obscene carbon
of ice and sky
we set fire to the sea
life does not frighten me
eye for an eye
The Great Flood 7209
yellow sky
carbon powder in acrylic medium on board
midnight sun // residency on Svalbard
residency in Roja, Latvia
A0 pentaptych
Shh.. my child, I will make your love eternal
When the ice is gone, we are left in the dark.

Albedo is the reflection coefficient of a surface, it indicates how much energy coming from the...

a word cloud out of comments people leave below articles about the shoot-on-sight policy at the Kaziranga National Park...
short video
short video
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church prayers typed from memory using a faulty typewriter
short video
four short 6-screen videos
soundtrack to a taxi journey
table, gingerbread, framed photo, writing on a wall
Tomorrow in a year. The politics of Ips typographus.

In this research project I look at the conflict surrounding the protection of Poland's Bialowieza Forest...

The philosophical question of nature in art of the anthropocene.

This is my doctoral project, which combines a number of smaller investigations, and where I look at how art can be a mode of inquiry into re-mapping the understanding of our relationship with nature in the context of climate change. I am interested in the pathways that art can take that theory cannot, in the shortcuts, inconsistencies, dynamic, plural and essentially contradictory strategies.

Tomorrow in a year. The politics of Ips typographus. (2015-2017)

Here, I looked at the, still ongoing, conflict surrounding the protection of Poland’s Białowieża Forest during a bark beetle (Ips typographus) infestation, which started around 2015 and caused a large number of the forest's spruces to die. Split between Poland and Belarus, Białowieża Forest is the largest remainder of the vast primeval forests that used to cover this part of lowland Europe and an important element of Poland's cultural as well as natural ecosystem. The conflict lies between the Ministry of Environment and the National Forestry Agency on one side and activists and scientists on the other, with the public opinion largely on the side of the protesters. At least to a certain extent, both sides of the conflict agree on the goal, which is the protection of the forest. It is clear, however, that they differ fundamentally not only in how they intend to protect it, but actually what it is that they intend to protect. In this project, I look at the politics and aesthetics of the conflict as a matter of ontology and epistemology, tracing it back to the foundations of the two sides' positions.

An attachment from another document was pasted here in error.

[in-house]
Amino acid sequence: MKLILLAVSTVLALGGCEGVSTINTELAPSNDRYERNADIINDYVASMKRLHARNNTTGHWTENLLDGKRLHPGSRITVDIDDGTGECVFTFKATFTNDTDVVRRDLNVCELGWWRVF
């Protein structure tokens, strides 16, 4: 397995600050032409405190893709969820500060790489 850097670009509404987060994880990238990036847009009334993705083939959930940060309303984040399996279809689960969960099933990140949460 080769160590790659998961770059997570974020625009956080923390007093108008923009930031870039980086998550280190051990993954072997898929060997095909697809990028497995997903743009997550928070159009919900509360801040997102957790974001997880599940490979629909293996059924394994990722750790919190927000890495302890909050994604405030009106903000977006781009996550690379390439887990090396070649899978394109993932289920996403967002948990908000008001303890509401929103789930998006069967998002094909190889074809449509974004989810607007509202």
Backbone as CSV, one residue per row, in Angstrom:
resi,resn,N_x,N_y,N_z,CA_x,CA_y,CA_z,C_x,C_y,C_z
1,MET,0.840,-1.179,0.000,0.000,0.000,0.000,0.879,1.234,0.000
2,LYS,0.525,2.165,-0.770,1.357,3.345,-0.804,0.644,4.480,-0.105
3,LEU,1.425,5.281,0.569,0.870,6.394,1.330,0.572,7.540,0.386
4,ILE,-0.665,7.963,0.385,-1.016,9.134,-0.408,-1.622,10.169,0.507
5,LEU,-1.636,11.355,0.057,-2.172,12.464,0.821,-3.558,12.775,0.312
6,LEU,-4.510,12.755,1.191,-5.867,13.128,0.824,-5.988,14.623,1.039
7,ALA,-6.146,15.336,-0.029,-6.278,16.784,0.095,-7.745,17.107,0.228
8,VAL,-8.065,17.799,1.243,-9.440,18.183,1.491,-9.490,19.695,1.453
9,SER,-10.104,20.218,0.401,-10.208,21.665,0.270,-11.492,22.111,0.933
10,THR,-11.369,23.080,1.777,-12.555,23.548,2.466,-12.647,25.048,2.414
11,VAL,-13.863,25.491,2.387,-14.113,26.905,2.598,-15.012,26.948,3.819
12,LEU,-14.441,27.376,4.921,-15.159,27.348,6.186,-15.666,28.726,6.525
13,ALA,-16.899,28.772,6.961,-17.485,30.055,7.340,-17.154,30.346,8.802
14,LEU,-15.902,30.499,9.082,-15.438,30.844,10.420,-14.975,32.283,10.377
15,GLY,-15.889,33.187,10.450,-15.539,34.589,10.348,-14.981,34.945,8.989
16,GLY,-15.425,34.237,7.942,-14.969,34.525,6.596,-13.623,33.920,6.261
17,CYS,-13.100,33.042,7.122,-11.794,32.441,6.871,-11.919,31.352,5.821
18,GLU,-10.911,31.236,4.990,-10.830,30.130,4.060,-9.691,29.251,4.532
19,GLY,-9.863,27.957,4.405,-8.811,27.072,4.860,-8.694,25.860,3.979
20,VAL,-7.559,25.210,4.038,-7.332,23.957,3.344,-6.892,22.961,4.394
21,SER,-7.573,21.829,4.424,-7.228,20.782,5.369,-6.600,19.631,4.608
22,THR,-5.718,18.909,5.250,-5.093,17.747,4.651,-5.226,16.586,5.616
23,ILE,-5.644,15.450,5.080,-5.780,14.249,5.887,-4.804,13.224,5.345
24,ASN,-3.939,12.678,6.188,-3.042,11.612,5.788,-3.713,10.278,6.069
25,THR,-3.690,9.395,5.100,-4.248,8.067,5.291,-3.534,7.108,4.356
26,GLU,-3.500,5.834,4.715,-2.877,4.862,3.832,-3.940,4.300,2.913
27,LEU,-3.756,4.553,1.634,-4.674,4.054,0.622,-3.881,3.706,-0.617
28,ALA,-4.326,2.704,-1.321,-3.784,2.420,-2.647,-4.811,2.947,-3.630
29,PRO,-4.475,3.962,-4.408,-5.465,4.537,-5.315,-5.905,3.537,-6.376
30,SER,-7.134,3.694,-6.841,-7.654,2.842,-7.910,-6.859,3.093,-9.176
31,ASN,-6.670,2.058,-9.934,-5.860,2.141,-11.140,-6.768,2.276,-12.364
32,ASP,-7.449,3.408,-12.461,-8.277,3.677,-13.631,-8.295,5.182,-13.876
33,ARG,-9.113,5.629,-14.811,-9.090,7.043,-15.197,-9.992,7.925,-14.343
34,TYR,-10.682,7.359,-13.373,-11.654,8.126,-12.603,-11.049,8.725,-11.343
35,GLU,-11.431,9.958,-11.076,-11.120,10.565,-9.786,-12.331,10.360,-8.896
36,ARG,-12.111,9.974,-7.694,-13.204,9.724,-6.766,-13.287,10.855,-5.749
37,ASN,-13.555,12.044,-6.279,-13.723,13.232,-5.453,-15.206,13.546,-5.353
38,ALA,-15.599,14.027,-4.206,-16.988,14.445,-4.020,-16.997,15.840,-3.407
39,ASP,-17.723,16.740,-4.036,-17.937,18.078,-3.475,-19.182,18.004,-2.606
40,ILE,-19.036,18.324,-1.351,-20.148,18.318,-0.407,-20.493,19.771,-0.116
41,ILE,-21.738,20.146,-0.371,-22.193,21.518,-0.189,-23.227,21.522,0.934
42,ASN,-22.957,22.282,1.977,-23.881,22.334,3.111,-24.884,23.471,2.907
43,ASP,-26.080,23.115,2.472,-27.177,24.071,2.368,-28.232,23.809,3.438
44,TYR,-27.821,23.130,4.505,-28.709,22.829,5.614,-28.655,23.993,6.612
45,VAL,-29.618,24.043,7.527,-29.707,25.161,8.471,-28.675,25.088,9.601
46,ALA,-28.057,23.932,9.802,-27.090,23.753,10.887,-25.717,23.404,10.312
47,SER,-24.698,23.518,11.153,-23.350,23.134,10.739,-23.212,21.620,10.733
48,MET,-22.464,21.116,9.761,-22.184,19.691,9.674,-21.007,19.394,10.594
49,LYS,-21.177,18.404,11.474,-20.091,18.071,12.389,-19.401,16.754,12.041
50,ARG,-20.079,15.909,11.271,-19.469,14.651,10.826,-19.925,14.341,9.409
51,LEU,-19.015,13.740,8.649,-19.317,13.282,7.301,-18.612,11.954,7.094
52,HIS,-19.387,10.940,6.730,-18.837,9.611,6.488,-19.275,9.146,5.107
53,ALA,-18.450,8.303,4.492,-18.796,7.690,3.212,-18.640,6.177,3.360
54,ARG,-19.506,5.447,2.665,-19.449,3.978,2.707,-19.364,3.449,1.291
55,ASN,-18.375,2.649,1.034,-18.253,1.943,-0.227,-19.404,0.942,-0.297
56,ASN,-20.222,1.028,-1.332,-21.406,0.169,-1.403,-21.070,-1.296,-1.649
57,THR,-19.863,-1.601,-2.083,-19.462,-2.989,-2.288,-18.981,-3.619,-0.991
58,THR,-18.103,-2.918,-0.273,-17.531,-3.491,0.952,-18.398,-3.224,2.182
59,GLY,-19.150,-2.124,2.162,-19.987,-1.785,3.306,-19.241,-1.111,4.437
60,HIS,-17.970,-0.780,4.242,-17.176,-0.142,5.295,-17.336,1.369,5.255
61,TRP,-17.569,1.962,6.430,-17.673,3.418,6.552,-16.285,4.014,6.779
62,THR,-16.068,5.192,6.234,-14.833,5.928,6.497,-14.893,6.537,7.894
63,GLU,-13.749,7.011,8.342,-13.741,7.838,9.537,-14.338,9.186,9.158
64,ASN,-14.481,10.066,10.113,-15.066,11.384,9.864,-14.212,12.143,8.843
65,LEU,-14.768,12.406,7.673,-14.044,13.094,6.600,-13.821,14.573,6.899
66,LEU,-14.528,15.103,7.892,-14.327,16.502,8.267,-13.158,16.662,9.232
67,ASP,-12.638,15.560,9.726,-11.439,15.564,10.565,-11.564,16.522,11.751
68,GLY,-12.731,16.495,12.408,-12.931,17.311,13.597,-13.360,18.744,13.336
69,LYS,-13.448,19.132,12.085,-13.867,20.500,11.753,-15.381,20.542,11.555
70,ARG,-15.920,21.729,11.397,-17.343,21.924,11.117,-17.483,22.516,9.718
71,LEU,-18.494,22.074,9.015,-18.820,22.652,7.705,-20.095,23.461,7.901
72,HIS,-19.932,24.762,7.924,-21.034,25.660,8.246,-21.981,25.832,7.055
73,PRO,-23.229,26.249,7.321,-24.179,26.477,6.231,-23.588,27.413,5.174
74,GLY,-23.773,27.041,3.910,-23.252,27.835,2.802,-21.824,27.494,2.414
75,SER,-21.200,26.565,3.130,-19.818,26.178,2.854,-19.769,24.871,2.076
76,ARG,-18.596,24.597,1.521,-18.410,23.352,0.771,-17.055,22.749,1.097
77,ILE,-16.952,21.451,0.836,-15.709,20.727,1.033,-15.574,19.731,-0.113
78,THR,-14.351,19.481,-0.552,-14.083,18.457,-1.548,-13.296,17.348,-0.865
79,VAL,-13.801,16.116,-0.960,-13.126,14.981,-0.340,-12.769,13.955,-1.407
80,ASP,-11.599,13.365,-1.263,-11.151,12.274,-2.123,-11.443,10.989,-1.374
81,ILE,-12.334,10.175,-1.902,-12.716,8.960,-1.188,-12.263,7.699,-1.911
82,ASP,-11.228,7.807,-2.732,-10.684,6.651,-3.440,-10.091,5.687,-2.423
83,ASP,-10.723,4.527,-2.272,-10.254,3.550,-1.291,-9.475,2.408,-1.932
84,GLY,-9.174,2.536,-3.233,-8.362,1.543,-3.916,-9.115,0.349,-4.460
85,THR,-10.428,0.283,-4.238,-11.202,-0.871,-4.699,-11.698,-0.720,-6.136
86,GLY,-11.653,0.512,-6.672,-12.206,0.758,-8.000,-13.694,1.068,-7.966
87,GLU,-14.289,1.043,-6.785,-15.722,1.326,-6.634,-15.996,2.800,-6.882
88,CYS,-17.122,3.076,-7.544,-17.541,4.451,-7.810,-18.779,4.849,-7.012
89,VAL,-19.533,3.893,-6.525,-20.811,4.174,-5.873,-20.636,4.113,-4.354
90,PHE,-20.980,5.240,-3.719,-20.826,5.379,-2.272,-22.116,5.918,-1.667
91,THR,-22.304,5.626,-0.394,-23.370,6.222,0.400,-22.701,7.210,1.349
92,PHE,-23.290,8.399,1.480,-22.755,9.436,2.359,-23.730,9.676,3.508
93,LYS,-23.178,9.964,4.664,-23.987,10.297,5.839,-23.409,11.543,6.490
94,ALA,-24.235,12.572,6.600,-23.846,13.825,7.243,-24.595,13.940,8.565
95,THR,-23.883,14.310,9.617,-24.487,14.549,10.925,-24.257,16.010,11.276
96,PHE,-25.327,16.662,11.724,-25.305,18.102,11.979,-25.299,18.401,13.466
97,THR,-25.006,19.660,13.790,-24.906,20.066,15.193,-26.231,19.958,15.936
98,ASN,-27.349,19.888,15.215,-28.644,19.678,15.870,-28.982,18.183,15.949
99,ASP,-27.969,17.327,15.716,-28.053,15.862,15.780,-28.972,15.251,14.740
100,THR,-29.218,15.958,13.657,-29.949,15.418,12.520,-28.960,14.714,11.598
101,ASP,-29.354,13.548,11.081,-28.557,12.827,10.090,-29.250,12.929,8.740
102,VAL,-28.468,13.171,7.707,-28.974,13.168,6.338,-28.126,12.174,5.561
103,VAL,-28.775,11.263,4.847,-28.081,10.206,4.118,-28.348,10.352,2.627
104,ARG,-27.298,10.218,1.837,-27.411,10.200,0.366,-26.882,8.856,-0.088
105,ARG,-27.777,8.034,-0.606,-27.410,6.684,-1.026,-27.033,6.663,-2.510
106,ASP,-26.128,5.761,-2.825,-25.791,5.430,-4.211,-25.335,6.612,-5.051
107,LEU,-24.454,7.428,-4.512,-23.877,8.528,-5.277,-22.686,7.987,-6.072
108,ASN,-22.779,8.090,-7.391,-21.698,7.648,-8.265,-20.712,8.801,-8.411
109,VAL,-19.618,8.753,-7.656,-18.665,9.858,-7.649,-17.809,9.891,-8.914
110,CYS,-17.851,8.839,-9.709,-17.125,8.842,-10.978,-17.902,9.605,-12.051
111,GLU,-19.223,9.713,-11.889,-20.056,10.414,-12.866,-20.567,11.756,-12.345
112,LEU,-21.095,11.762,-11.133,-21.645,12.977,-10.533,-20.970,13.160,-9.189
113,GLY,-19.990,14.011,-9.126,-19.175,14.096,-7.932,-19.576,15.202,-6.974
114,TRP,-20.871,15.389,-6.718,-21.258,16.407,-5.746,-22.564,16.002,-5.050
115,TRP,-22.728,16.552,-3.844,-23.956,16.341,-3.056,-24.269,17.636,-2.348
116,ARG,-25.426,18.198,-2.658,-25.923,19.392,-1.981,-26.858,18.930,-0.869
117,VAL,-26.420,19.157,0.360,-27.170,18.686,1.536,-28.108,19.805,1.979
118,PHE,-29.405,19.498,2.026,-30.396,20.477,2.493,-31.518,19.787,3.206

for more information about the conflict: